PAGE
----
He released his first “polka” of modern hit singles in 1984, with “Polkas on 45.” They’ve continued on a regular basis ever since, including the “Hot Rocks Polka” of Rolling Stones classics. Lady Gaga’s “Poker Face” helped inspire the—you guessed it—“Polka Face” medley. Now, with “Hamilton Polka,” Yankovic takes the polka to Broadway.

Or a version of it, anyway.

“What I do is a bit of a bastardization of a polka,” “Weird Al” explains. “It’s certainly inspired by polka, but I make it a little more ridiculous by combining elements of Spike Jones. Polka usually doesn’t have as many sound effects.”

Despite Yankovic’s best efforts, America’s seen polka decline in recent decades. When he put out his first single, The Lawrence Welk Show was still on the air. (It ran from 1955 to 1982, at its peak reaching the Top 10 in the ratings.) Hosted by the accordion-playing big-band leader Welk—who had a noticeable accent his entire life due to growing up in a North Dakota community that spoke German, not English—it proved a national showcase for polka. Welk released albums including Music for Polka Lovers (1956) and Polkas on Parade (1967). When his show was canceled by network TV and forced to move to syndication, it inspired Roy Clark’s 1972 country hit “The Lawrence Welk-Hee Haw Counter-Revolution Polka.” (Clark hosted the country-focused Hee Haw, which had also been dumped by the networks.)

In 1986, polka got a bit of good news when it received its own category at the Grammy Awards. Critics insisted this was unnecessary because the genre was shrinking. Arguments for keeping the Grammy Award for Best Album would not be helped by the fact that the category existed 24 years and 18 of them saw Jimmy Sturr take home the trophy—17 outright wins and a tie in 1987. The category was killed off in 2009.

The result is that now many of us probably only know of polkas through “Weird Al,” which fills him not with pride but concern: “That’s too bad.” He feels music listeners are “hardwired anytime anybody plays the accordion to go, ‘Oh, that’s polka,’” even when it’s not. He urges checking out “the greats” including Sturr, Walter Ostanek, Dick Contino and Myron Florem from The Lawrence Welk Show. (“He was the first person I ever got an autograph from.”)

 

Of course, there’s the man dubbed America’s Polka King, the late Frankie Yankovic. (They aren’t related, but did perform together on songs including “Who Stole the Kishka?”)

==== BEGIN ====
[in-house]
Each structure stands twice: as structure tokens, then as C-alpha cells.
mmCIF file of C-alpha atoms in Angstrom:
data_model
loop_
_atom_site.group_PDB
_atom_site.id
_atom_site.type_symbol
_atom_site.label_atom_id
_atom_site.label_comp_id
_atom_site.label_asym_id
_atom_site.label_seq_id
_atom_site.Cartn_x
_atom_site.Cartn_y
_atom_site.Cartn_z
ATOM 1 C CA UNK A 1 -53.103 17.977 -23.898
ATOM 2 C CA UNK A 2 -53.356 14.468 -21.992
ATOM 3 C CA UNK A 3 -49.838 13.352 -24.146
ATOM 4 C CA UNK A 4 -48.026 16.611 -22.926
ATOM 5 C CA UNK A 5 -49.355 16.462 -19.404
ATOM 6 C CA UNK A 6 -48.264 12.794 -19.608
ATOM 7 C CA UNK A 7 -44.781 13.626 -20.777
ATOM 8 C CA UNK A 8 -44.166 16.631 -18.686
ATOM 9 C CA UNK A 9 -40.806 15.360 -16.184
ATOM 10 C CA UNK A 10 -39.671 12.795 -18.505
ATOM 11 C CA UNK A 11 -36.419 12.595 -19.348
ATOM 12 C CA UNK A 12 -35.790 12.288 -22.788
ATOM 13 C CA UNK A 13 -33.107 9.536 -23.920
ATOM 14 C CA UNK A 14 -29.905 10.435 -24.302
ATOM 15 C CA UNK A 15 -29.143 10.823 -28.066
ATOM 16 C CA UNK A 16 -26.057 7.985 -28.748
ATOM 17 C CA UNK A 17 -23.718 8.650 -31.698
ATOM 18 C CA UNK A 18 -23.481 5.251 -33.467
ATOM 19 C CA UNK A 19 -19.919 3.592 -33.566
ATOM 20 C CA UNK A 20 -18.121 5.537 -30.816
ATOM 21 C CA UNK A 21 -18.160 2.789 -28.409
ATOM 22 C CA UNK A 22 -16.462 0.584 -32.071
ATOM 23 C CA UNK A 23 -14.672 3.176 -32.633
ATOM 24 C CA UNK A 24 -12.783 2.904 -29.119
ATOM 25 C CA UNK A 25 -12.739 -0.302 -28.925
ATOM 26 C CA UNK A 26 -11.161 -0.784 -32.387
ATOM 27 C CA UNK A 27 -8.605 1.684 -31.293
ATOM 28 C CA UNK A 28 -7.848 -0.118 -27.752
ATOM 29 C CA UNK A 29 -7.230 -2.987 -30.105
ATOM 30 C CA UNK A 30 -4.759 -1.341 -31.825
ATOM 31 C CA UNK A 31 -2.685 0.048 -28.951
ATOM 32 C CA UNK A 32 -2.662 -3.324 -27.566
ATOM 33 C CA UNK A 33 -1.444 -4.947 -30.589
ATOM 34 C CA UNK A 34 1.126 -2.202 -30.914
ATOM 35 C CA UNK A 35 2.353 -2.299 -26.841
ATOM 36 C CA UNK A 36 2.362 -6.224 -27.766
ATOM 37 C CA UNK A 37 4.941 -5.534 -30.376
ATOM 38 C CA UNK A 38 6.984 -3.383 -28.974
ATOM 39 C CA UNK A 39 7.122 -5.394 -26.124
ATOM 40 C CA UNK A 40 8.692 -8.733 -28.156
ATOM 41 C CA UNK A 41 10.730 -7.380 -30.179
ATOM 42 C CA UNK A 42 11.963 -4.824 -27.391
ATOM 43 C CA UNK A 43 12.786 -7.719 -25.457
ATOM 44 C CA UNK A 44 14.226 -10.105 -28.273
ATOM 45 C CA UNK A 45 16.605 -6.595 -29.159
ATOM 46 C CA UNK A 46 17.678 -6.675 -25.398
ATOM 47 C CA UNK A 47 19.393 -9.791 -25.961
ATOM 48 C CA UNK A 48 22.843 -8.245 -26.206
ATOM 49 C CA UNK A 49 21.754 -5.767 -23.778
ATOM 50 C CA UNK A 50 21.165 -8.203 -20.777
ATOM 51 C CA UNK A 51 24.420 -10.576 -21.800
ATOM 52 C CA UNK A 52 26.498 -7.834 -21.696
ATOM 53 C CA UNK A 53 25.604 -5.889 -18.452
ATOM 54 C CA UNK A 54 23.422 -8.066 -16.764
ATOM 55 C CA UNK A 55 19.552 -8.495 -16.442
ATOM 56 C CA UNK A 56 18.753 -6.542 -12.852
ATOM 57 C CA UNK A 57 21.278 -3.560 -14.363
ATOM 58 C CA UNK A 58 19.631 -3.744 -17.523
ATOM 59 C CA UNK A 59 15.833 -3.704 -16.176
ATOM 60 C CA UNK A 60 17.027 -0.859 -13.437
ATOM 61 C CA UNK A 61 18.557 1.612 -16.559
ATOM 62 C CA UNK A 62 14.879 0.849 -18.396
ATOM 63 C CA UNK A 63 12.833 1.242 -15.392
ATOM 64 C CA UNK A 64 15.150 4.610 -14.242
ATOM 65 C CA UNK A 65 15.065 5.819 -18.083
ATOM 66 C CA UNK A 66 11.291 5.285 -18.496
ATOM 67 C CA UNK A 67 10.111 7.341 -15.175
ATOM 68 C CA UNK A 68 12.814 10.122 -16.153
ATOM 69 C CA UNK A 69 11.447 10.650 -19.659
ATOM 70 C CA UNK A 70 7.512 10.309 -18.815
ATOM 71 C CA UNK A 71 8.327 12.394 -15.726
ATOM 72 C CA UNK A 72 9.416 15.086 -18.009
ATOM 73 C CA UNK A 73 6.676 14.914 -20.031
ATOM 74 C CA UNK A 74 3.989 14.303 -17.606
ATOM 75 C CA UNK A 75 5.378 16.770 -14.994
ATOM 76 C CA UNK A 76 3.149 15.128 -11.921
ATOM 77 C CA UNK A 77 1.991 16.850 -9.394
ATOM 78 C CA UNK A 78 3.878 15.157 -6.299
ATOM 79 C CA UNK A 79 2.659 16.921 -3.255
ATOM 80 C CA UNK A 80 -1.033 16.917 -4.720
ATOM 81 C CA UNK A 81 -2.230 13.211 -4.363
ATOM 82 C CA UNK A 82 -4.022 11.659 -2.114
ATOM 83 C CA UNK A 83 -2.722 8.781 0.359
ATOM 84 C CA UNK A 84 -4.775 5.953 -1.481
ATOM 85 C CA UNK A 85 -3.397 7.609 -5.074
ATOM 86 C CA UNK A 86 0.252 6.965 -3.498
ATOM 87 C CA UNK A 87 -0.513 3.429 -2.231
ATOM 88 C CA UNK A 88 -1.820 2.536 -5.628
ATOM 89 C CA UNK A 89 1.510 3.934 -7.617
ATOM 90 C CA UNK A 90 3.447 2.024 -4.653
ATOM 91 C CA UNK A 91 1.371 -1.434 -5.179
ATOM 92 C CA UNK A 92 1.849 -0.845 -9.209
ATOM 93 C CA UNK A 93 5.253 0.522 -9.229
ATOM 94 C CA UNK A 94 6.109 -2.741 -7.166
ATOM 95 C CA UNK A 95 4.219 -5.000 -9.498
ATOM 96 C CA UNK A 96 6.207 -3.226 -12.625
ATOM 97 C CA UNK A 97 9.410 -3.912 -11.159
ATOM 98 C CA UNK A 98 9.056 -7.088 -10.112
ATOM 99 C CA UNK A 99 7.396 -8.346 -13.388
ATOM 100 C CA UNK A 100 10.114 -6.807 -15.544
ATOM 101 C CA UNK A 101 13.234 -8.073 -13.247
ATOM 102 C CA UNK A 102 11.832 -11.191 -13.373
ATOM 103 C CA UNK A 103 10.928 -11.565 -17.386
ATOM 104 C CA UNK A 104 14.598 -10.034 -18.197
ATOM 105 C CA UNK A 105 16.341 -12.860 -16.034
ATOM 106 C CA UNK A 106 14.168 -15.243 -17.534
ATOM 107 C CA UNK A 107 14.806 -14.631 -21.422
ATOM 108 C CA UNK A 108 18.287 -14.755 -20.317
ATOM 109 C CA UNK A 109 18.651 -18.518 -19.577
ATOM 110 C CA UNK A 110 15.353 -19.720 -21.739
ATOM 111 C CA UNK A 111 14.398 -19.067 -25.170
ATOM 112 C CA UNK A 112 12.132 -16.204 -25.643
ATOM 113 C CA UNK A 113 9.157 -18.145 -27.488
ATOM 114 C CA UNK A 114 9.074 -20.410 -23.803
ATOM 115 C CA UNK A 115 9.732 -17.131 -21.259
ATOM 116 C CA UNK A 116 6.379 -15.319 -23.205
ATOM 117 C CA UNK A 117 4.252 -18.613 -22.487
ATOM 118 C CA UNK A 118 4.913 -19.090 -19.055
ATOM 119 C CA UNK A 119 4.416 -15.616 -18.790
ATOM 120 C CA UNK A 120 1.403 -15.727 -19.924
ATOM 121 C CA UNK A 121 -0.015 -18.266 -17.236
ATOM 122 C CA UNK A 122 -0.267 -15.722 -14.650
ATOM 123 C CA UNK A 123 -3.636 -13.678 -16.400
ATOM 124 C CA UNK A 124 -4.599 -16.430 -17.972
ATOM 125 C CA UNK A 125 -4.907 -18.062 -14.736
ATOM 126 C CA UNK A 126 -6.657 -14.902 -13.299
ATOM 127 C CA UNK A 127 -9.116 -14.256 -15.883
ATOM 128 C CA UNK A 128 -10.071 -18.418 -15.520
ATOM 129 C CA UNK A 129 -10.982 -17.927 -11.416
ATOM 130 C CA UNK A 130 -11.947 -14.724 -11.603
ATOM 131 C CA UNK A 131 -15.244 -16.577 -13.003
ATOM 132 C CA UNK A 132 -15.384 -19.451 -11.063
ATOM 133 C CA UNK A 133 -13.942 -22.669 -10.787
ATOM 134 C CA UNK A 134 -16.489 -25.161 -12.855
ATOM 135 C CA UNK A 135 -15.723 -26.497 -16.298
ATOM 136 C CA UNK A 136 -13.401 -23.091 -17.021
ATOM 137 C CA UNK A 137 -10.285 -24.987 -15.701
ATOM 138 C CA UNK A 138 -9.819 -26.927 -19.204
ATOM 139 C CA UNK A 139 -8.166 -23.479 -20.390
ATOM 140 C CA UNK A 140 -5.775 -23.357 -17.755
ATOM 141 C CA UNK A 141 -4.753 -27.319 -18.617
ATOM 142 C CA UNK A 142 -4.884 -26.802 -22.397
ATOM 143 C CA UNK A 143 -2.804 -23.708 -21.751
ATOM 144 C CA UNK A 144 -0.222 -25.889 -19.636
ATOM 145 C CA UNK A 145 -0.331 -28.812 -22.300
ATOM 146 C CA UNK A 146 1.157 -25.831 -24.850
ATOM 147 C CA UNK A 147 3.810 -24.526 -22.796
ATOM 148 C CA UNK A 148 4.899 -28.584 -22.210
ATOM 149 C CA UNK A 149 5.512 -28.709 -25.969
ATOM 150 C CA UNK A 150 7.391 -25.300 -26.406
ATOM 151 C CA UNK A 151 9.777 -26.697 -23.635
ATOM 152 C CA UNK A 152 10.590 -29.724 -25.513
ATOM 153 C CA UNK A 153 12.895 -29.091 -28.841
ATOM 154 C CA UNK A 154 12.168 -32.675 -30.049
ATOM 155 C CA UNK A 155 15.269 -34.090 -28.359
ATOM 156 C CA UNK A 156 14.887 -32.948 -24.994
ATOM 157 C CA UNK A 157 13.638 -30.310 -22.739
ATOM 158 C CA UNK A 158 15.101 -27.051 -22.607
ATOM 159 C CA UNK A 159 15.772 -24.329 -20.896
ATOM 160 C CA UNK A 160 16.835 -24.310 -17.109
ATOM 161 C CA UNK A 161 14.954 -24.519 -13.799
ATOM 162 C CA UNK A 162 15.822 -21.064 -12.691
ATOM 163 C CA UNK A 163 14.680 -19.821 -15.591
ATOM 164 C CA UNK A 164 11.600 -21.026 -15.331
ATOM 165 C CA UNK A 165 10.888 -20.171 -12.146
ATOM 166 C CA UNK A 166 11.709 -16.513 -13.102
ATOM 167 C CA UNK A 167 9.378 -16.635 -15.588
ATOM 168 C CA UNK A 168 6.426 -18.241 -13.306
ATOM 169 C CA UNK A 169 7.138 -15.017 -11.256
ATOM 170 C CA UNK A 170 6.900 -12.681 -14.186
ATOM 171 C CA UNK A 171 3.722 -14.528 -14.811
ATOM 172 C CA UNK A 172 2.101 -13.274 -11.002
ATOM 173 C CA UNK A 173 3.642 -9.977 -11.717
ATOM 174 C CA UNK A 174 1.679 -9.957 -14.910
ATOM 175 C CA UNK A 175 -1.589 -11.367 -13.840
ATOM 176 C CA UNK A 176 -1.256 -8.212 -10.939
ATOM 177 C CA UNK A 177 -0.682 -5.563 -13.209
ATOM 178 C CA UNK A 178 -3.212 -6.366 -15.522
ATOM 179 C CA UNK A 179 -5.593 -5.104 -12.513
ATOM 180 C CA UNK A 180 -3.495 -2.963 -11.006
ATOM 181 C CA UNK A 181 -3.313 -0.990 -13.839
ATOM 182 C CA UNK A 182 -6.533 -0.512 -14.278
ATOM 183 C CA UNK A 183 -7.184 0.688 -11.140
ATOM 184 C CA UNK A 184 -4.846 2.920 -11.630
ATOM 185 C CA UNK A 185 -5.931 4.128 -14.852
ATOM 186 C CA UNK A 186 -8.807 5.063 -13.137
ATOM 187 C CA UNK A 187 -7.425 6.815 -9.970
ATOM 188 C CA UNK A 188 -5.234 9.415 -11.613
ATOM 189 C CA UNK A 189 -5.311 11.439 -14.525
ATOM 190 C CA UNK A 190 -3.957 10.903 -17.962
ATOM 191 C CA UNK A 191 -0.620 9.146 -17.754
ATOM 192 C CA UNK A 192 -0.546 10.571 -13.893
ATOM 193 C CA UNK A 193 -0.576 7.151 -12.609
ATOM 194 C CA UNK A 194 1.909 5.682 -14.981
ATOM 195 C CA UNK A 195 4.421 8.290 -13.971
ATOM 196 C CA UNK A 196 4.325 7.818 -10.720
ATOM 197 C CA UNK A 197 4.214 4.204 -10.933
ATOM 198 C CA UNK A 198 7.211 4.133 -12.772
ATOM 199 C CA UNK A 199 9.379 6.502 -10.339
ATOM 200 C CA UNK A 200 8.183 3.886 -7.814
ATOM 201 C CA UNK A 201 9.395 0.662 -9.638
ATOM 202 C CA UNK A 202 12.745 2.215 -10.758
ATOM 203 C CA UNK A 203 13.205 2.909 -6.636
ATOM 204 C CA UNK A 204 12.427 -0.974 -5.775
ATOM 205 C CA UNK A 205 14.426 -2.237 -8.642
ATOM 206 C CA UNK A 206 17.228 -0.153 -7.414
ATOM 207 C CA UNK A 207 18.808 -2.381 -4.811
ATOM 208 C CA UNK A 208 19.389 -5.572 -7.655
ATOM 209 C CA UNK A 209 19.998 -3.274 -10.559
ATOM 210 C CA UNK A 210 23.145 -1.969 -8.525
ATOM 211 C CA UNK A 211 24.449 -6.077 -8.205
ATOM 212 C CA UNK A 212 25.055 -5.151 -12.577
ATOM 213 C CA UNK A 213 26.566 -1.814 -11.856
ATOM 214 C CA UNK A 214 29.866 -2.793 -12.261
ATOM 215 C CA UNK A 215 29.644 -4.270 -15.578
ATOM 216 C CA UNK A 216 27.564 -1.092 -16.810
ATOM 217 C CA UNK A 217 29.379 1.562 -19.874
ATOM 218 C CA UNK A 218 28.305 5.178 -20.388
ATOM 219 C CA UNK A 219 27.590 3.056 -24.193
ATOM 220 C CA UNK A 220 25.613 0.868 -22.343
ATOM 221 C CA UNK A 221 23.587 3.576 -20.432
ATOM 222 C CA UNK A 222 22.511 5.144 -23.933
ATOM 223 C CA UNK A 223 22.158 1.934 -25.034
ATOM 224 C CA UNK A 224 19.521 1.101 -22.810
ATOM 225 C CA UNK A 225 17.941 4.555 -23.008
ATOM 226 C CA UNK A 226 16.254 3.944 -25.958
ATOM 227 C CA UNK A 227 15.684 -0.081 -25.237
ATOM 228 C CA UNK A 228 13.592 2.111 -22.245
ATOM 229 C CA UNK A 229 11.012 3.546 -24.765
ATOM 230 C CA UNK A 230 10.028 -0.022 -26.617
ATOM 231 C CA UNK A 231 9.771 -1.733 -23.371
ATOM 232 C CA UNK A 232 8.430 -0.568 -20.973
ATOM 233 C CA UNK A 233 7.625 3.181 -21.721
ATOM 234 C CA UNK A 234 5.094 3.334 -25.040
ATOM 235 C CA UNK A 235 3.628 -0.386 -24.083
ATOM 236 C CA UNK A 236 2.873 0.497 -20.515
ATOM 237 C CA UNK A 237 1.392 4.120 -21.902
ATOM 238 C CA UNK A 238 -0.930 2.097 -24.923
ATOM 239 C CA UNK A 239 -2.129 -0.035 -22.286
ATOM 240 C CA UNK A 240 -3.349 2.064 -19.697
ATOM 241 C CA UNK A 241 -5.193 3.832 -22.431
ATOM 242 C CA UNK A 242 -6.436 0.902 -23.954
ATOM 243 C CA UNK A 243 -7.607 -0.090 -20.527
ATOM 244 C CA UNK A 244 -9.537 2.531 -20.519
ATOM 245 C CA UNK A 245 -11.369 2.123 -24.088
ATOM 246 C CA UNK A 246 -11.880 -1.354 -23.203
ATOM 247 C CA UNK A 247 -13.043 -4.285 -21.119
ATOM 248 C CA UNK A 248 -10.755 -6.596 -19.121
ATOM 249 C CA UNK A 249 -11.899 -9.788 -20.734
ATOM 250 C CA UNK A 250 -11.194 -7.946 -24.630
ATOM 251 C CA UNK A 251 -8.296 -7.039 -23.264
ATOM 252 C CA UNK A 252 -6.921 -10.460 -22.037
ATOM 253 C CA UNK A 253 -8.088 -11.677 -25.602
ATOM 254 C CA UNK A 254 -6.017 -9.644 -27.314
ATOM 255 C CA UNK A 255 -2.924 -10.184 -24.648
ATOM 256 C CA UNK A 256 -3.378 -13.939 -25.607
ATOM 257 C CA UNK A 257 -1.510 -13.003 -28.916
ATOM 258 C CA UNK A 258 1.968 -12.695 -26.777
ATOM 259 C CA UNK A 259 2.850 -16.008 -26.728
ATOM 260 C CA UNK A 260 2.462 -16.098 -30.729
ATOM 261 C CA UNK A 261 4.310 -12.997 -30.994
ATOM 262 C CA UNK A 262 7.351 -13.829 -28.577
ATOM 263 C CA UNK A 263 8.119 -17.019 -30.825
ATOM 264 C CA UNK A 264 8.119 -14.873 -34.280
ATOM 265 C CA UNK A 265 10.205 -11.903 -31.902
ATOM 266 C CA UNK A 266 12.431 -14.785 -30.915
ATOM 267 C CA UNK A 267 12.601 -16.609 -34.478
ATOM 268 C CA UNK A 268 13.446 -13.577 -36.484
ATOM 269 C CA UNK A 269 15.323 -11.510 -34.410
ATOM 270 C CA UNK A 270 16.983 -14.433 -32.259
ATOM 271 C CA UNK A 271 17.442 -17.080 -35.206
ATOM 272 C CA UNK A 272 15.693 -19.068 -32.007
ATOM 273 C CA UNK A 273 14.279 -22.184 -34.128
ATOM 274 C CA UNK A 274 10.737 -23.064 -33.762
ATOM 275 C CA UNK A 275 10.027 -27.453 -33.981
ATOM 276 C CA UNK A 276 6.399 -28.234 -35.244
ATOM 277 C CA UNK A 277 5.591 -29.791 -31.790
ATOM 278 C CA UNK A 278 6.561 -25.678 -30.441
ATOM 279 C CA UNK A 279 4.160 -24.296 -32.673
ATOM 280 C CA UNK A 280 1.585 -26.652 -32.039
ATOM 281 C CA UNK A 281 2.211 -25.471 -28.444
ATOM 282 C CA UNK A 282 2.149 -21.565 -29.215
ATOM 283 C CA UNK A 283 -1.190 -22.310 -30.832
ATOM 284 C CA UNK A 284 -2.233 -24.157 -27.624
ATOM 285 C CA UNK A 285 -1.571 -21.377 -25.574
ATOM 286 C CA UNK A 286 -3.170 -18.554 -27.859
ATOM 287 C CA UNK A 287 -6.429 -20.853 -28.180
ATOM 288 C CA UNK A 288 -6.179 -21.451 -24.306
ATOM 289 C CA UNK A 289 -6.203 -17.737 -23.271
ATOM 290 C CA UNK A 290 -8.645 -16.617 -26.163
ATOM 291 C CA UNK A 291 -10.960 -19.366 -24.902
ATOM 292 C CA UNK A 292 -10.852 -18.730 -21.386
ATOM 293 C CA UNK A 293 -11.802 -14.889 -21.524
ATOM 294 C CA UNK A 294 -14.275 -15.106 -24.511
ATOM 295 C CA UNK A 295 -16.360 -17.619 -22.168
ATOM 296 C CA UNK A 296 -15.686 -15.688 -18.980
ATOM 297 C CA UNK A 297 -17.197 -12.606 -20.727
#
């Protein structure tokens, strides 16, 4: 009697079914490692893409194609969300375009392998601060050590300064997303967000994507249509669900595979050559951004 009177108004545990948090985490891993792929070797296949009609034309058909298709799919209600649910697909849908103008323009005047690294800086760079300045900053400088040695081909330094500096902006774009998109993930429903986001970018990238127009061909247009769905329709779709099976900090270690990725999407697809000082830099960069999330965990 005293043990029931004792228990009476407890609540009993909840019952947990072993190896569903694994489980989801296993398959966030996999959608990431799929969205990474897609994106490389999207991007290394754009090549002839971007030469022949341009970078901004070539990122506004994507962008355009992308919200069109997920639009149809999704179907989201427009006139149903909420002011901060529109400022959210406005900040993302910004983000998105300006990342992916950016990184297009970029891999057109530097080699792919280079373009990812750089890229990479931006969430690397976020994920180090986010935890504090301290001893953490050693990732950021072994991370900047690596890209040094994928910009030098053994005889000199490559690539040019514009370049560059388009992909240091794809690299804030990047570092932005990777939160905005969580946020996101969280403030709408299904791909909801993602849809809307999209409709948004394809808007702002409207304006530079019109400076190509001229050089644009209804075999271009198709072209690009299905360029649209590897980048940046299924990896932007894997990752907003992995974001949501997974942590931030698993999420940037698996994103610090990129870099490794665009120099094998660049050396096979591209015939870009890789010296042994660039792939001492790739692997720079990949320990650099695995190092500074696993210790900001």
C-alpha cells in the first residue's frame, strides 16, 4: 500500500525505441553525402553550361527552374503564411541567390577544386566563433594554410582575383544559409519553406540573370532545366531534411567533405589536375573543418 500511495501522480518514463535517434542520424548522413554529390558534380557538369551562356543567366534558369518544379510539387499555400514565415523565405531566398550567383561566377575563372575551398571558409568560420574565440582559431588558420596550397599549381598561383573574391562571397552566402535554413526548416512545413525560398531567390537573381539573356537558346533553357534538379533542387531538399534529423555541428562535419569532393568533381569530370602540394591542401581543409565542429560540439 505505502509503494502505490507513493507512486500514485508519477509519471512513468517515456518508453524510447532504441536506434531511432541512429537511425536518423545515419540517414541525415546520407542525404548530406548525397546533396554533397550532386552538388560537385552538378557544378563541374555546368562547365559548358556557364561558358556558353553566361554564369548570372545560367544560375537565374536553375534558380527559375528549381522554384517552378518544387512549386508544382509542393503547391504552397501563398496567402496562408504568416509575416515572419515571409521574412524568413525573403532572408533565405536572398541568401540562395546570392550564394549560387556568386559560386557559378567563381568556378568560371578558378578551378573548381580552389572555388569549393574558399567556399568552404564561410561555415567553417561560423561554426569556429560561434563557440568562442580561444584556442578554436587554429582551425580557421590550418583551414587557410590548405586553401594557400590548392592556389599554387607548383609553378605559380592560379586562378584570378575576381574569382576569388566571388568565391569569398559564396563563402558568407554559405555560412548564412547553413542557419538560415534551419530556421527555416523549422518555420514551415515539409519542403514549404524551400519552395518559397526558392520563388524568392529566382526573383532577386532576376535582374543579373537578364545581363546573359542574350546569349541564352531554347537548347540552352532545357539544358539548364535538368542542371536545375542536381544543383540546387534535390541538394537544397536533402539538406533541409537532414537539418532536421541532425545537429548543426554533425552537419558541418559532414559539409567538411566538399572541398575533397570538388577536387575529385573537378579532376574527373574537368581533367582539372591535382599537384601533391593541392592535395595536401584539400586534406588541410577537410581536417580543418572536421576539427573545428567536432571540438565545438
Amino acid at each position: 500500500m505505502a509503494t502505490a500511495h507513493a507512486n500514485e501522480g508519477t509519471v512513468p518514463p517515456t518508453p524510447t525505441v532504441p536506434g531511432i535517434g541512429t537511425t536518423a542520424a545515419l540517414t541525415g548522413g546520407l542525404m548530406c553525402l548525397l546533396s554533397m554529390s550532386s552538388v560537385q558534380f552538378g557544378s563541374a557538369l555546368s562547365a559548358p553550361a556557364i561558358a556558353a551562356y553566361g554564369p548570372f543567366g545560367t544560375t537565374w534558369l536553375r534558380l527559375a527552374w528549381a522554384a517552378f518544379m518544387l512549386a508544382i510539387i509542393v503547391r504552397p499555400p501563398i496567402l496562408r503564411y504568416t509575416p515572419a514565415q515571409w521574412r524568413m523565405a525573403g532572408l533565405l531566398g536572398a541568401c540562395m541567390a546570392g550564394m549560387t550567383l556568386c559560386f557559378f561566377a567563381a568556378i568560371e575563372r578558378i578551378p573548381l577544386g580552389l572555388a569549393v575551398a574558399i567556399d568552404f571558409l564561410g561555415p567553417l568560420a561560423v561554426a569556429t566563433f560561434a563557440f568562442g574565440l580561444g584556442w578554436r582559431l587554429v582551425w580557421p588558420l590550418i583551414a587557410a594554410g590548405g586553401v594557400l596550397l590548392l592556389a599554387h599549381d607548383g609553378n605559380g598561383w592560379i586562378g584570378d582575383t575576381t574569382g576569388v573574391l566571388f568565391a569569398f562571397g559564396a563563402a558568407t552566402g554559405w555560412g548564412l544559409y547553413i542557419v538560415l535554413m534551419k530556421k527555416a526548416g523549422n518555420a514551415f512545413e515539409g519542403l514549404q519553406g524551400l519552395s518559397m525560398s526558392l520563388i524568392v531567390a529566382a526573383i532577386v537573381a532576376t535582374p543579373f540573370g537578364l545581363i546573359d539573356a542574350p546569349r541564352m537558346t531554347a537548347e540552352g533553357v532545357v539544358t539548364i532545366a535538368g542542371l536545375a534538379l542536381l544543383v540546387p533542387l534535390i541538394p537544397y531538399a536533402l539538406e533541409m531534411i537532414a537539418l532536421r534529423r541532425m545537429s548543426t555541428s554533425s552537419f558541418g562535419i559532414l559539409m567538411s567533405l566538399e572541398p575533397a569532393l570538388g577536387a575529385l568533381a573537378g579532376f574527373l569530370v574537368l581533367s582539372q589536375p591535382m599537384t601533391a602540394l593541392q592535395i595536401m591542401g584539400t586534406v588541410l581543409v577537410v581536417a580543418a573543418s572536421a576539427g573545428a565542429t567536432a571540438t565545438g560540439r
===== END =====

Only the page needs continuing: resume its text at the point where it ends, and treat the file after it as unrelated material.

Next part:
Looking Back and Finding New Targets

“Weird Al” is currently in the midst of The Ridiculously Self-Indulgent, Ill-Advised Vanity Tour: “This is a once in a lifetime event where I’m doing this scaled-back thing.” With a minimal production, the focus is on the music: “We’re honestly having the best time that we’ve ever had. It’s just so freeing to be able to go out and relax with the audience. It really feels like we’re in a big living room and we’re all just hanging around and jamming.”

Beyond this, with no album to promote, he can dig deeper into the past: “What I’ve been listening to for the last month is my back catalog.” He has rediscovered some of his “least popular songs” and found they connect, including “Airline Amy,” “She Never Told Me She Was a Mime” and “Young, Dumb and Ugly.” (It should be noted that this tour focuses on his originals—tunes that may capture the style of an artist, but don’t spoof a specific song.)

Of course, new material will again be produced soon enough. “Weird Al” acknowledges there are gaps in his body of work: “There are a number of artists—major artists—that for one reason or another have slipped through the cracks. Either they haven’t done a song that I felt like I had a clever enough angle on or the timing didn’t work out.”

Among them? “Oh, gosh. I’ve never done a bona fide Springsteen parody. I’ve never done a Bowie parody and I’ve always been a big Bowie fan. I’ve never done an Elton John parody. My whole teenage existence was based around Elton John.”

Don’t worry, Captain Fantastic—your time shall come: “I haven’t given up. Someday, everybody will have their turn. They just have to take a number.”